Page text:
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Xochitl-Julisa Bermejo: The Sun Was Cruel Like That

New Poems

Xochitl-Julisa Bermejo is the creator and curator of Beyond Baroque’s monthly reading series HITCHED, a founding editor of The Splinter Generation, and was nominated for a 2010 Pushcart Prize. Her work has been published in The Los Angeles ReviewPALABRACALYX and The Acentos Review, and she is the winner of the 2013 Poets & Writers California Writers Exchange.
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The Ascension of Josseline

Two small, blistered
and bleeding feet dipped
into one of the stone pools
pocking the ravine
like the face of the moon.
That same orange moon eaten
by the sun, eclipsed.
The sun was cruel like that, gulping
anything flamed tongues touched,
and since they licked nearly everything,
nearly everything was licked,
including Josseline.
She removed one jacket,
before removing the second,
removed the right green shoe
before the left,
removed one sock
before the next,
rolled up each leg of her
now-impossible-Hollywood-dream pants
and washed her feet
in sacred stone pools.
This is how she prepared
with ritual and prayer
and waited for her ascension.
______________________
Our Lady of the Water Gallons

Un mensaje a mis compañeros
Arivaca, Arizona
I etch black line Sharpie Virgenes
on plastic water gallons: one arc,
Ichthys in the sand at travelers’ feet;
one post carving, hobo’s mark
on the road. The Virgen speaks to faceless
shadows traveling when the land is dark.
I etch black line Sharpie Virgenes
on plastic water gallons. One arc
is the bridge between L.A. and Arivaca,
liquor store murals and water drawings,
dogs on lawns and dogs trained to attack a
man and woman darting up Hippie Mountain.
They’ve hiked this far from Guatemala
on one plastic water gallon, one arc.
Ichthys in the sand at traveler’s feet
is the tale of a man left shirtless and shoeless
beside thorny mesquite. Como un pez sin agua,
he is fished off the road limp and nearly witless.
In the arms of compañeros he asks,
“¿Es esto sentir la muerte?” Barely conscious
he is Ichthys in the sand at traveler’s feet.
One post carving, hobo’s mark,
would mark our “angel food” with a cross,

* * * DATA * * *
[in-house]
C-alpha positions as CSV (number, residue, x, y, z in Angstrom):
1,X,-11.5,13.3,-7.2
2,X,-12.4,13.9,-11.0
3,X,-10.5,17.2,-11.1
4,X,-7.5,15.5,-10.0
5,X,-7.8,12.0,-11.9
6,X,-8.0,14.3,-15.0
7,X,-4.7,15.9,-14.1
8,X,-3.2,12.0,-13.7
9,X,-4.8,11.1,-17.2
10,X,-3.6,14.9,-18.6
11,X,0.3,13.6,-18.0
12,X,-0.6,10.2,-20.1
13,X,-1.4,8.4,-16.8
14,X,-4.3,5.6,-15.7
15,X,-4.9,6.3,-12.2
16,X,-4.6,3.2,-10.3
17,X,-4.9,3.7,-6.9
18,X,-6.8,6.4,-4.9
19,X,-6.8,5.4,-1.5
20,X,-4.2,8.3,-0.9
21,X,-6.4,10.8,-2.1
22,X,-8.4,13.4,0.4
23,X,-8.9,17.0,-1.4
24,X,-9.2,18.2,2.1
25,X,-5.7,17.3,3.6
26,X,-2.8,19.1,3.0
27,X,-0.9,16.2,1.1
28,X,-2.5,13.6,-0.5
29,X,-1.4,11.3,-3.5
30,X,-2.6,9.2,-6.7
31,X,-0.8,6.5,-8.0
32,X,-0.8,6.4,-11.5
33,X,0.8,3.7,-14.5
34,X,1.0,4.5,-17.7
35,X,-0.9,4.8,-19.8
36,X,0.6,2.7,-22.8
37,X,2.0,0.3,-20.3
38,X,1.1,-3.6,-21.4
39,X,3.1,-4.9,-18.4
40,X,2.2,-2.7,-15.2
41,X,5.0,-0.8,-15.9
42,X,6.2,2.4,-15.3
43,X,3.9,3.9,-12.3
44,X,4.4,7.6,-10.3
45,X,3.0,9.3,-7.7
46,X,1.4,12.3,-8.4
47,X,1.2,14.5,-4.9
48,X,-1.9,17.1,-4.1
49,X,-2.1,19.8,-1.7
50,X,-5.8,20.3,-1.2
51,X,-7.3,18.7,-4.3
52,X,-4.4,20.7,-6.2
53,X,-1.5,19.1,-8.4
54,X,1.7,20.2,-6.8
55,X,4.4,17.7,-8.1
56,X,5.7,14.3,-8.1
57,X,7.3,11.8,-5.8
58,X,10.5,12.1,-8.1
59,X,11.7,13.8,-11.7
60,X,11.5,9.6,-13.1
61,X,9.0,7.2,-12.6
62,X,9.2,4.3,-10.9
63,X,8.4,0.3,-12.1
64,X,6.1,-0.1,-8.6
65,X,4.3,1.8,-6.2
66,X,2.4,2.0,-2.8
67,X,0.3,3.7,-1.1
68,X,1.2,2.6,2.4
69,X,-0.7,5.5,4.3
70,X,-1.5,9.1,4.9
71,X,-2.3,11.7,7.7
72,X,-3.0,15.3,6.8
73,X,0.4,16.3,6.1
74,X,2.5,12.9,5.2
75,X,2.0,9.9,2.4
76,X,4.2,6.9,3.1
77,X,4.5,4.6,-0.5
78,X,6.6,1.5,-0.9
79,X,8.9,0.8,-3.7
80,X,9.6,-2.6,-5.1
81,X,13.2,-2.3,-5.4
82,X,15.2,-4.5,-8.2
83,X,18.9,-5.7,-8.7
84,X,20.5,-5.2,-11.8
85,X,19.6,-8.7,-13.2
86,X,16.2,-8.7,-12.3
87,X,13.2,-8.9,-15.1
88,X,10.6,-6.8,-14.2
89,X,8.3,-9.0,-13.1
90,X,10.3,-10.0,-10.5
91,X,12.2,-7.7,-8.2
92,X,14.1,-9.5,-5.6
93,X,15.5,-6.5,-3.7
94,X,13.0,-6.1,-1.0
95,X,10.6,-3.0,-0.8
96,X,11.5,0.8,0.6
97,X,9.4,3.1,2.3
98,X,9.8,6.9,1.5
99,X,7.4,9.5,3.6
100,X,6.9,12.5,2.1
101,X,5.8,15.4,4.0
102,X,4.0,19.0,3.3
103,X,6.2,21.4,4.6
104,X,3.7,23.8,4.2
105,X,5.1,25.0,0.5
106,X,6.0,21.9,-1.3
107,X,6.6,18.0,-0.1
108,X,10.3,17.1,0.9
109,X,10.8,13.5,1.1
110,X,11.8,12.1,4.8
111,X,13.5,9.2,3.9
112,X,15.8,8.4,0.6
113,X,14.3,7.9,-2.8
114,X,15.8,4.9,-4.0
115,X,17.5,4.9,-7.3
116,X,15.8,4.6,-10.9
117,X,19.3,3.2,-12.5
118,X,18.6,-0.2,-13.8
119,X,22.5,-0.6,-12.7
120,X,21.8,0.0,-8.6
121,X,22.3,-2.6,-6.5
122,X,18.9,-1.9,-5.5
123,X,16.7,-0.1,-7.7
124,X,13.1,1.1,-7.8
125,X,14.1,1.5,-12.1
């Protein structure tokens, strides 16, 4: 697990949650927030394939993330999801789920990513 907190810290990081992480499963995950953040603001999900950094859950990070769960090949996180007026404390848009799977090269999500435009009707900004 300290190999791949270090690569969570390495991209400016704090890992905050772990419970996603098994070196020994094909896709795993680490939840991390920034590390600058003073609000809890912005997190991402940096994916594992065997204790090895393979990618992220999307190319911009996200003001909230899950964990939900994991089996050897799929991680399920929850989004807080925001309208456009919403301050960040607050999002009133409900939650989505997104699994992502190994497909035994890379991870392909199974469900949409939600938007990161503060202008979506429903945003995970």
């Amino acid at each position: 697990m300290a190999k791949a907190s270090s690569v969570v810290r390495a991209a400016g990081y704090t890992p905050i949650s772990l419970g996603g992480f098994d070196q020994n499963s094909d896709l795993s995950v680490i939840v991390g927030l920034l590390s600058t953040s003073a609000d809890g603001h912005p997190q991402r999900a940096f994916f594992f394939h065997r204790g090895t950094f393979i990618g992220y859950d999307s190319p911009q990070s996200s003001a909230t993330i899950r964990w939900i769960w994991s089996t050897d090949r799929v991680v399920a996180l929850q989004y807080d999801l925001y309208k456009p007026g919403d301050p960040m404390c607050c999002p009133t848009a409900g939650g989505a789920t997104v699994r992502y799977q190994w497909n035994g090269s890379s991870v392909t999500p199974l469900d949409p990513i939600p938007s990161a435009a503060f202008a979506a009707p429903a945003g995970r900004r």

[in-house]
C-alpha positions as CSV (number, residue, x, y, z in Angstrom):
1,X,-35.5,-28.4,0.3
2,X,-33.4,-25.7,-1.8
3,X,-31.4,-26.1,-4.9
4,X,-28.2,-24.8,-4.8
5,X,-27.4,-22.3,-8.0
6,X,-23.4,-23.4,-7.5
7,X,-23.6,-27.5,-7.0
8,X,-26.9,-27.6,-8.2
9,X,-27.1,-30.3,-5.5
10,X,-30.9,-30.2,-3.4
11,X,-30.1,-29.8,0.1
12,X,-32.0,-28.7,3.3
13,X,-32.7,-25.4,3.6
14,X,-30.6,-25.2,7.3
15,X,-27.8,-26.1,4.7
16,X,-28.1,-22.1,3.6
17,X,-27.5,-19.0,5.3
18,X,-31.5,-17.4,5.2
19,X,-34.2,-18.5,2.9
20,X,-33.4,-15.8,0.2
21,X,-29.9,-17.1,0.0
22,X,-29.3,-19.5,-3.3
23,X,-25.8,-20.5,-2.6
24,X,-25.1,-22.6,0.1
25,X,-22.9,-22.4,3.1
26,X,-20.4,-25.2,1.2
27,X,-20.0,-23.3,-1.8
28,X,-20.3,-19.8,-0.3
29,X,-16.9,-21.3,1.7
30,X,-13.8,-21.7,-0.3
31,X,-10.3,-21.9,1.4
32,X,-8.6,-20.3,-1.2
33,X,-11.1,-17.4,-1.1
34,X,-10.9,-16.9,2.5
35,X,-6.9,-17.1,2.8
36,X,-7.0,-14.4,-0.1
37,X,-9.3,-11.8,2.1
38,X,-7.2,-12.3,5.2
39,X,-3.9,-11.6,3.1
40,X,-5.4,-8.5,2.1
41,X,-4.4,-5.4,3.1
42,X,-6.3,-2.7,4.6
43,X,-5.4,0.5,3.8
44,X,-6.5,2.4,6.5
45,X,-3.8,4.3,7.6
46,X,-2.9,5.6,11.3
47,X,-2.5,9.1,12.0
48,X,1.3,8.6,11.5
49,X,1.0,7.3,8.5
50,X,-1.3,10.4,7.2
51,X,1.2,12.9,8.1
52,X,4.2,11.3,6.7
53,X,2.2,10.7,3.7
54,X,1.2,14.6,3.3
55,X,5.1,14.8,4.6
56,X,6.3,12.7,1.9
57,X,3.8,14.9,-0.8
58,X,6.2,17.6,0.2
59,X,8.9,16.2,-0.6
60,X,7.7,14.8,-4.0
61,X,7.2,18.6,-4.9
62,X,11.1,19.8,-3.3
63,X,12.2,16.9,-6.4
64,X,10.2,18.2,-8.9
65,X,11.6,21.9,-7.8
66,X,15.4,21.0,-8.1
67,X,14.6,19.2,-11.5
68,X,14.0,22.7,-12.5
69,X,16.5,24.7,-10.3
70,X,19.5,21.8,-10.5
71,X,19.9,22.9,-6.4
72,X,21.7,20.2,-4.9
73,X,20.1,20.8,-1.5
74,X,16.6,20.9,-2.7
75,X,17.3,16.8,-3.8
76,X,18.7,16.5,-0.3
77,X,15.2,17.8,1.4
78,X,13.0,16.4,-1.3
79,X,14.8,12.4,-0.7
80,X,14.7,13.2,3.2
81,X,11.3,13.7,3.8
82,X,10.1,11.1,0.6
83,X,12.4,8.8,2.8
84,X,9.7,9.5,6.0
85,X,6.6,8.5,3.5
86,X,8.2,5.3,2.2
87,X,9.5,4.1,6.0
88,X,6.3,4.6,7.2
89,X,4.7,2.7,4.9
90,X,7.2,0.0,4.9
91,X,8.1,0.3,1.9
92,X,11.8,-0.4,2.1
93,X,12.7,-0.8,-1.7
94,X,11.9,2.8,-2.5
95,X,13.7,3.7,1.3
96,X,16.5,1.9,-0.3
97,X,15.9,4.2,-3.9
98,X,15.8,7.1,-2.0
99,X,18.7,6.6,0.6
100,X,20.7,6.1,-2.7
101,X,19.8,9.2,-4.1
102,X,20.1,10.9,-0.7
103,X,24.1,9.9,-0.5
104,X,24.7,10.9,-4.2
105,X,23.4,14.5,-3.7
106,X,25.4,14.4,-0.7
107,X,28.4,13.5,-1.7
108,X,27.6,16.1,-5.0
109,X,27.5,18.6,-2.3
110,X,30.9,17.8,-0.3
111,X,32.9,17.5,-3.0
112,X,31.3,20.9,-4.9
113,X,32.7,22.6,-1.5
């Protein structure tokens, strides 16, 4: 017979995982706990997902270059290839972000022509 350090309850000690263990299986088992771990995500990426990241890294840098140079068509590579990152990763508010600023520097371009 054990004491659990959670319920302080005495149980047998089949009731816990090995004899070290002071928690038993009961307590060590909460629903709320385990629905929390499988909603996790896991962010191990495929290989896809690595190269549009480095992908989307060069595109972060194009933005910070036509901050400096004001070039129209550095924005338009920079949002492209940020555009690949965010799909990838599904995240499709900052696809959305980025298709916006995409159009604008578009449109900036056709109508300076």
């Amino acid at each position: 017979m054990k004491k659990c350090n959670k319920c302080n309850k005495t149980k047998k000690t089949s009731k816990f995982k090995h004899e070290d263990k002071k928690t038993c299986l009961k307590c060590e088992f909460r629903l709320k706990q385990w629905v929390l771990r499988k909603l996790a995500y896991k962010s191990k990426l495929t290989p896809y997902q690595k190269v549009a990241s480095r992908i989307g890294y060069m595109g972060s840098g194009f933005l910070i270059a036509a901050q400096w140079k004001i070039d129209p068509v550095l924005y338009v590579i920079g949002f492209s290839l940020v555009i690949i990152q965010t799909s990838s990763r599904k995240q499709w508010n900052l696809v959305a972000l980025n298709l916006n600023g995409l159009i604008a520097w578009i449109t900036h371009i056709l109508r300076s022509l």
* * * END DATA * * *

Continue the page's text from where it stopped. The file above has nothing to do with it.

but cross signs feel wrong to fingers
wanting a symbol with less power, more loss,
like desert flower blooms, or a growing belly
beneath blue robes of water and gloss.
I need one post carving, hobo’s mark.
On the road, the Virgen speaks to faceless
suffering. A woman seven months pregnant
hikes with garlic-lashed calves (snake safe-guard).
Bleeding and cramping, body bent
to ground, she makes mud salves and prayers
to Our Mother: keep my unborn daughter radiant.
On the road, the Virgen speaks. To faceless
shadows traveling when the land is dark,
I say, I see the fresh footprint in the riverbed,
the torn blanket ditched on the hillside.
At a rest stop shaded by oak, I tread
slow, count empty gallons, read what remains.
I promise you are not invisible, nor discarded,
people traveling when the land is dark.
I etch black line Sharpie Virgenes
to cloak rocky paths in stars
and hope one will guide you home.
When muscles spasm and farm lights appear too far,
know that I built this poem with safe spaces.
But because no words can erase your scars,
I etch black line Sharpie Virgenes.
Note from the Poet: Josseline Jamileth Hernanadez (“The Ascension Of Josseline,”) was a 14 year-old girl who traveled through the Arizona desert in January 2008 with her younger brother in order to reunite with their mother in Los Angeles, CA. Along her journey, she was abandoned by her coyote and group after complaining of sickness and died alone in the desert. While on a daily patrol, a No More Deaths volunteer found Josseline’s body lying at the bottom of a canyon with her naked feet dipped into a pool of water. Her remains were identified by the green shoes she had beside her and the emblazoned “Hollywood” sweatpants she wore.

Cultural Weekly is proud to premiere these poems.

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